As the 50th Anniversary of the creation of the Arctic National Wildlife Refuge (ANWR) approaches, I would like to take a moment to honor the importance its establishment and preservation has provided for our nation for nearly half a century. President Eisenhower deemed the land a refuge in 1960, representing the only conservation area that encompasses an entire Arctic ecosystem. After being expanded by Congress in 1980, its 19 million acres make it the largest national wildlife refuge in the country.
I visited ANWR in the late 90’s, camping with my son. I had the pleasure of appreciating its beauty firsthand. Home to millions of animals, ranging from migratory birds to caribou, wolves and polar bears, it is essential that we protect this unique living resource for future generations. Unfortunately, the refuge’s future is not a certainty, particularly its 1.5 million acre coastal plain which is being closely watched by the oil industry and elected officials eyeing one-time revenues that drilling could generate.
Boosting domestic oil production is not a realistic or successful long term energy strategy. Over the past five years, our nation has consumed at least 250 billion barrels more oil than it can produce even under the most optimistic drilling scenarios. By making available additional domestic oil by tapping into the reserve at ANWR, the gap between our consumption and domestic production would only be reduced by barely three percent. Furthermore, let us not forget what the recent catastrophic events from the Deepwater Horizon disaster in the gulf has confirmed, that further drilling has enormous economical and ecological risks.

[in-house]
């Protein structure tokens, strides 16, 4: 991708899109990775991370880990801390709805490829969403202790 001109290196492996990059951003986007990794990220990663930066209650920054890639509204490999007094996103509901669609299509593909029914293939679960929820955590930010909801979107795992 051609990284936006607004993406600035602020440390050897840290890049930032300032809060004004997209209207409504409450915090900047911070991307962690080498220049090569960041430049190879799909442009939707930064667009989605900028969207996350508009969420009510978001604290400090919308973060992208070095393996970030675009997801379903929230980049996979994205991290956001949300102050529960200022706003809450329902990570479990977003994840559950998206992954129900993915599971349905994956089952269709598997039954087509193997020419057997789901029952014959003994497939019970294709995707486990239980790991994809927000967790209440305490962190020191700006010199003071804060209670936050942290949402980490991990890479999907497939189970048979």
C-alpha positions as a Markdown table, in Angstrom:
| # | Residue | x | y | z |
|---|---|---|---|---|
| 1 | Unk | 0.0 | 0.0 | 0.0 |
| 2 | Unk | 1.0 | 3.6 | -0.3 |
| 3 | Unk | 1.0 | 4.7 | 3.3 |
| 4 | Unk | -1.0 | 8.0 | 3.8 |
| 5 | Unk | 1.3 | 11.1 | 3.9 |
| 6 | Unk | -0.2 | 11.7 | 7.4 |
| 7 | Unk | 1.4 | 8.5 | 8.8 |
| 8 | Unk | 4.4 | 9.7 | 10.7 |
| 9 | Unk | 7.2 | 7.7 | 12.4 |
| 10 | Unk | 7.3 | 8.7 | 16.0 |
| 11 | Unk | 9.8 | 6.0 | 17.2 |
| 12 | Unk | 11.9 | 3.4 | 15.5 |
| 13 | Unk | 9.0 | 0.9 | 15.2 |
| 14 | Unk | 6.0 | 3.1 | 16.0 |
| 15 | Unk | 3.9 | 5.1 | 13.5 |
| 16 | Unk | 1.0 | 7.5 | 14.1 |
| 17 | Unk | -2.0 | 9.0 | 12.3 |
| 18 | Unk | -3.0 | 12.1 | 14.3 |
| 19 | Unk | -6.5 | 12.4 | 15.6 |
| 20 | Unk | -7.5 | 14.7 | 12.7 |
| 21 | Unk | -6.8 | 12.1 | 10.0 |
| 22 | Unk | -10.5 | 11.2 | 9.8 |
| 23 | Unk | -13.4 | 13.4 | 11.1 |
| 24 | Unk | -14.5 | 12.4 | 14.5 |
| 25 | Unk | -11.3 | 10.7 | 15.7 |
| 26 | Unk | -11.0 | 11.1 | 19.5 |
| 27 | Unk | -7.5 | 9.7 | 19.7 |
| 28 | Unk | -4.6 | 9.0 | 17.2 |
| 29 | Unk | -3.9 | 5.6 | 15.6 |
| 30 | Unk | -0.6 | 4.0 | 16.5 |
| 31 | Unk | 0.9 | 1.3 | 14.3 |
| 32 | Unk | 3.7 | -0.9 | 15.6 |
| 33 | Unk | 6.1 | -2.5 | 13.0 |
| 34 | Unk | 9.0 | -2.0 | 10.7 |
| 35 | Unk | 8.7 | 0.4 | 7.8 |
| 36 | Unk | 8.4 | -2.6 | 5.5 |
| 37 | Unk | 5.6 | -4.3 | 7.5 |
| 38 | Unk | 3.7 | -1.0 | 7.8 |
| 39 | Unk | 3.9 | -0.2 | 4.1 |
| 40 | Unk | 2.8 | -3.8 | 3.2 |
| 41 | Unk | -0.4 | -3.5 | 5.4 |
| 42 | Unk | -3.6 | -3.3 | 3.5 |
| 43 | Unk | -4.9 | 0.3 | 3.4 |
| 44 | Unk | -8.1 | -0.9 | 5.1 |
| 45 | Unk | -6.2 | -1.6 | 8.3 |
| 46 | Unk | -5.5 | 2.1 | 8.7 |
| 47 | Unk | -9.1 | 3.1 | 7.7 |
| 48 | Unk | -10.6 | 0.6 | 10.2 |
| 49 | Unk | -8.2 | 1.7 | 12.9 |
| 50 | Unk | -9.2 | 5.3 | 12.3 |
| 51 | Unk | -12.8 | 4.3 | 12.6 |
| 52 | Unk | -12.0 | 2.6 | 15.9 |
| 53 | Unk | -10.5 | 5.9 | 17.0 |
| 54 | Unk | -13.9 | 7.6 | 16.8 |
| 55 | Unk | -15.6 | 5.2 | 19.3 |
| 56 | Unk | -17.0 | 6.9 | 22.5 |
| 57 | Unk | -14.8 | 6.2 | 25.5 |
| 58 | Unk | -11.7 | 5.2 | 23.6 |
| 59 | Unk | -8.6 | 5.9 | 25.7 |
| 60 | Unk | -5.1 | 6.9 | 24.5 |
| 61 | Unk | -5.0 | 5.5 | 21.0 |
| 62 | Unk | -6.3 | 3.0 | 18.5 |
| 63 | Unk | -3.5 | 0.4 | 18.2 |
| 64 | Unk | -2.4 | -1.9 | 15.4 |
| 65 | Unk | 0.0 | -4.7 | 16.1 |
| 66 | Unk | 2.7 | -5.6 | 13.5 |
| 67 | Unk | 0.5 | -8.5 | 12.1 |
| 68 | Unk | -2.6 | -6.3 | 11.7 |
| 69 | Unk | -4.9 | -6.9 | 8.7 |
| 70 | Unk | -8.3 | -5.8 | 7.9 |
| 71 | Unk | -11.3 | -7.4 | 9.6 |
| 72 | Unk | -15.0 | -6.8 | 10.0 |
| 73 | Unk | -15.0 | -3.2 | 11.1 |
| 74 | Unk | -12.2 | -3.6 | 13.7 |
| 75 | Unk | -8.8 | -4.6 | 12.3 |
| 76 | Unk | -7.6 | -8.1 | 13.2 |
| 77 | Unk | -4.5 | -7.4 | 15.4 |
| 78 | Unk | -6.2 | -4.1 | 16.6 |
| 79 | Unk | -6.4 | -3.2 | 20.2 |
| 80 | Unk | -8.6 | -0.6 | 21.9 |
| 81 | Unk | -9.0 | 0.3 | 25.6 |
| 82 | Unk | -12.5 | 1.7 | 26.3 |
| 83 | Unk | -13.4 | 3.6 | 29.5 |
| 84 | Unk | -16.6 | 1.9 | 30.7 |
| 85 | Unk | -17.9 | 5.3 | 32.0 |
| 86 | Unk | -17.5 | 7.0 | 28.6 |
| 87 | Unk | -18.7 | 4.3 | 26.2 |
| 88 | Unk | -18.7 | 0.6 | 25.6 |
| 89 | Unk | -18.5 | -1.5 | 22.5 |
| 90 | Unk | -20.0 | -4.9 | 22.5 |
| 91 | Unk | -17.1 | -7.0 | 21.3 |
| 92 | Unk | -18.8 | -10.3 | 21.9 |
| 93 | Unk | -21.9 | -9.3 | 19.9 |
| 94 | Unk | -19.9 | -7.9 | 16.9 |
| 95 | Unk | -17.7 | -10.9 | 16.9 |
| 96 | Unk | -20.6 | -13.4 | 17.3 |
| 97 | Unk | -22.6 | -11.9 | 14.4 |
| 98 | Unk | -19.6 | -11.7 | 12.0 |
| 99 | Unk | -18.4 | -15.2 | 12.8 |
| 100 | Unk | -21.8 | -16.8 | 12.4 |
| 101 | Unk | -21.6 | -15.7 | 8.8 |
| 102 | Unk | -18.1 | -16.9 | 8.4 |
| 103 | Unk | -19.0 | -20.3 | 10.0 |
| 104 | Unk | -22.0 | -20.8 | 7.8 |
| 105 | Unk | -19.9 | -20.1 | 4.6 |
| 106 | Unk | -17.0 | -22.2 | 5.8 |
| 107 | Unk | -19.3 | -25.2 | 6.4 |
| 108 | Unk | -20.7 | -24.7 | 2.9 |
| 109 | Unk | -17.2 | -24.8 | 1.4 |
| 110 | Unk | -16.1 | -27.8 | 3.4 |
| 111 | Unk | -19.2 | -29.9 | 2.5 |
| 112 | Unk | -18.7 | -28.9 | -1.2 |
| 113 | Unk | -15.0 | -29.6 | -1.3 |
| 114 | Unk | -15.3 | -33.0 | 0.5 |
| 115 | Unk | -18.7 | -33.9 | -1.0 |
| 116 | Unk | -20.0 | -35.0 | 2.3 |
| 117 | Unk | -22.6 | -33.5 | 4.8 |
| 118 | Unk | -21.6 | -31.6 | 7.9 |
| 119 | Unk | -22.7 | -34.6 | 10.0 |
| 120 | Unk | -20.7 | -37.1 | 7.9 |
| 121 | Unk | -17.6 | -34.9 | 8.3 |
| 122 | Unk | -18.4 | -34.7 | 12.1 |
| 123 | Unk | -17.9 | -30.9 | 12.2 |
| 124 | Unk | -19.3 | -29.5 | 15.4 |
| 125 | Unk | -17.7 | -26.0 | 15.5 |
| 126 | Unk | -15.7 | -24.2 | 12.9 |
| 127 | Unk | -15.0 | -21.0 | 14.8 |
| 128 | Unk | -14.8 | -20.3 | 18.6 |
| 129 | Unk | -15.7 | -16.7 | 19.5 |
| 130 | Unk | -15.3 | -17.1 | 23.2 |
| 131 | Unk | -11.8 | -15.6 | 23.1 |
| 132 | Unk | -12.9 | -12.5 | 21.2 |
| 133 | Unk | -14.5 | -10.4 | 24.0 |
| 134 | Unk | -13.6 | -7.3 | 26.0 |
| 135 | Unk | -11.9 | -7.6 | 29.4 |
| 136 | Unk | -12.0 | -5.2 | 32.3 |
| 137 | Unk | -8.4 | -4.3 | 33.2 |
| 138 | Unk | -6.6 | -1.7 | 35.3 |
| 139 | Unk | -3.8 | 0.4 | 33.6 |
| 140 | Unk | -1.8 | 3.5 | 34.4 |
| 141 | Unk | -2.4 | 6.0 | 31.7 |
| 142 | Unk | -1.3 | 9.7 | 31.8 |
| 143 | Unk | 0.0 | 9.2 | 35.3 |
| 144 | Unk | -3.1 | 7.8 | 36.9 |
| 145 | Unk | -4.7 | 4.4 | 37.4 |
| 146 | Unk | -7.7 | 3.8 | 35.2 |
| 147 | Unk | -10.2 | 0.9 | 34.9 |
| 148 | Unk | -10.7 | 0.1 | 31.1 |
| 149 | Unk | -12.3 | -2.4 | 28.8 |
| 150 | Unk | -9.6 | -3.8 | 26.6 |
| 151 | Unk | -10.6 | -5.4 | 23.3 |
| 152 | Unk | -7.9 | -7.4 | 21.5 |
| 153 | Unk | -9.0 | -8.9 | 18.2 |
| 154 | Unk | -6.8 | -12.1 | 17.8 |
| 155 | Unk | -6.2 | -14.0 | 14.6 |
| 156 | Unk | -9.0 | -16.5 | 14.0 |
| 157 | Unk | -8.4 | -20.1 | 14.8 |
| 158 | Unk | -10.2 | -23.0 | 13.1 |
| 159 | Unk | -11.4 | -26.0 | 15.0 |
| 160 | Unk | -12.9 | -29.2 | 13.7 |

The only realistic solution to closing the gap between domestic oil production and our overall energy consumption is through the aggressive pursuit of conservation, alternative technologies and cleaner renewable fuels. The federal government has made progress in this regard through the American Clean Energy and Security Act, which combined with the 2007 energy bill and the current administration’s plan to increase vehicle fuel efficiency standards, will cut the use of oil by more than five million barrels a day by 2030. Not only is that equivalent to one-fourth of our nation’s current total daily consumption, it will save consumers more than $135 billion in fuel costs.
The 50th anniversary of the Arctic Wildlife Refuge gives us an opportunity to honor the establishment of the largest wildlife conservation area in our nation while also promoting the need for further development and implementation of cleaner renewable fuels. This is a crucial moment in our nation’s history. Our efforts to stop climate change, the continued preservation of areas like ANWR and the pursuit of renewable energy fuels are essential toward promising a greener, more energy secure tomorrow for all Americans.
Rep. James Moran (D) is Virginia’s 8th Congressional District Representative in the U.S. House of Representatives.